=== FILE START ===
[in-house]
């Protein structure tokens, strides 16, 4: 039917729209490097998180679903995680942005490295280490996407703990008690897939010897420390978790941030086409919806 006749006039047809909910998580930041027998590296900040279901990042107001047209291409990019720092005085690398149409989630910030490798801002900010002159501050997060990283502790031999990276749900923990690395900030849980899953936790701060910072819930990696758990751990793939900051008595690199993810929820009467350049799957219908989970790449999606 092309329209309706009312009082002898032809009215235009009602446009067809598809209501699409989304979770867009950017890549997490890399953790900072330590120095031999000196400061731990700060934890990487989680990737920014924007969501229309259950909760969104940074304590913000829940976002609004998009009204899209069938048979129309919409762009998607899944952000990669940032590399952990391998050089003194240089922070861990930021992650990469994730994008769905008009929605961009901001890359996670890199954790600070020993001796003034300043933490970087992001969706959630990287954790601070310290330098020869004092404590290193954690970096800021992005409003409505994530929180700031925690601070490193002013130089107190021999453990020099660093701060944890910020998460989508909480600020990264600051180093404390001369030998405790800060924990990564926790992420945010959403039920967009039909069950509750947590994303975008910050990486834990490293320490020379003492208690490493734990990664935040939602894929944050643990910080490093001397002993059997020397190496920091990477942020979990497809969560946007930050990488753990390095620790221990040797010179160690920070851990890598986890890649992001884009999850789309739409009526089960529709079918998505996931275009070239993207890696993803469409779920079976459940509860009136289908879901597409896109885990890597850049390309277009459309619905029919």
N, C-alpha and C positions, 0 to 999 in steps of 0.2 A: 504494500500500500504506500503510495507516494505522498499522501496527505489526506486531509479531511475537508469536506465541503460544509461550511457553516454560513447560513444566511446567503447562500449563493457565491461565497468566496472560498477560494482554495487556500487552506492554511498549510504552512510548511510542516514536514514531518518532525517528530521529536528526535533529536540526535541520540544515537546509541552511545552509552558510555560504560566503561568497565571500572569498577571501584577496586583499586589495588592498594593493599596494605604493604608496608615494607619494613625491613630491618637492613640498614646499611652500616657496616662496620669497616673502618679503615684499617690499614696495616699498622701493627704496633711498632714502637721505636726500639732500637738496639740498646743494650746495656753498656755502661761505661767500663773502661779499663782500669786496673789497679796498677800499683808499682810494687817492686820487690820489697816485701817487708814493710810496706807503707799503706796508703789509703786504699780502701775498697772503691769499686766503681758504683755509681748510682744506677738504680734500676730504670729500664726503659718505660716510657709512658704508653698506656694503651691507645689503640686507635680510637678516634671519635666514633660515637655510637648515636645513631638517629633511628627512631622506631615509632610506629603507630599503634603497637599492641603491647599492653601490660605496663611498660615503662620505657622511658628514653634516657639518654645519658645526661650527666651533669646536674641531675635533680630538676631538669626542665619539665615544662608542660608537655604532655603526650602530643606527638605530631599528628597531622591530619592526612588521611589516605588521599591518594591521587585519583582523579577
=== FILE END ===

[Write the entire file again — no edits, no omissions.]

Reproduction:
[in-house]
């Protein structure tokens, strides 16, 4: 039917729209490097998180679903995680942005490295280490996407703990008690897939010897420390978790941030086409919806 006749006039047809909910998580930041027998590296900040279901990042107001047209291409990019720092005085690398149409989630910030490798801002900010002159501050997060990283502790031999990276749900923990690395900030849980899953936790701060910072819930990696758990751990793939900051008595690199993810929820009467350049799957219908989970790449999606 092309329209309706009312009082002898032809009215235009009602446009067809598809209501699409989304979770867009950017890549997490890399953790900072330590120095031999000196400061731990700060934890990487989680990737920014924007969501229309259950909760969104940074304590913000829940976002609004998009009204899209069938048979129309919409762009998607899944952000990669940032590399952990391998050089003194240089922070861990930021992650990469994730994008769905008009929605961009901001890359996670890199954790600070020993001796003034300043933490970087992001969706959630990287954790601070310290330098020869004092404590290193954690970096800021992005409003409505994530929180700031925690601070490193002013130089107190021999453990020099660093701060944890910020998460989508909480600020990264600051180093404390001369030998405790800060924990990564926790992420945010959403039920967009039909069950509750947590994303975008910050990486834990490293320490020379003492208690490493734990990664935040939602894929944050643990910080490093001397002993059997020397190496920091990477942020979990497809969560946007930050990488753990390095620790221990040797010179160690920070851990890598986890890649992001884009999850789309739409009526089960529709079918998505996931275009070239993207890696993803469409779920079976459940509860009136289908879901597409896109885990890597850049390309277009459309619905029919």
N, C-alpha and C positions, 0 to 999 in steps of 0.2 A: 504494500500500500504506500503510495507516494505522498499522501496527505489526506486531509479531511475537508469536506465541503460544509461550511457553516454560513447560513444566511446567503447562500449563493457565491461565497468566496472560498477560494482554495487556500487552506492554511498549510504552512510548511510542516514536514514531518518532525517528530521529536528526535533529536540526535541520540544515537546509541552511545552509552558510555560504560566503561568497565571500572569498577571501584577496586583499586589495588592498594593493599596494605604493604608496608615494607619494613625491613630491618637492613640498614646499611652500616657496616662496620669497616673502618679503615684499617690499614696495616699498622701493627704496633711498632714502637721505636726500639732500637738496639740498646743494650746495656753498656755502661761505661767500663773502661779499663782500669786496673789497679796498677800499683808499682810494687817492686820487690820489697816485701817487708814493710810496706807503707799503706796508703789509703786504699780502701775498697772503691769499686766503681758504683755509681748510682744506677738504680734500676730504670729500664726503659718505660716510657709512658704508653698506656694503651691507645689503640686507635680510637678516634671519635666514633660515637655510637648515636645513631638517629633511628627512631622506631615509632610506629603507630599503634603497637599492641603491647599492653601490660605496663611498660615503662620505657622511658628514653634516657639518654645519658645526661650527666651533669646536674641531675635533680630538676631538669626542665619539665615544662608542660608537655604532655603526650602530643606527638605530631599528628597531622591530619592526612588521611589516605588521599591518594591521587585519583582523579577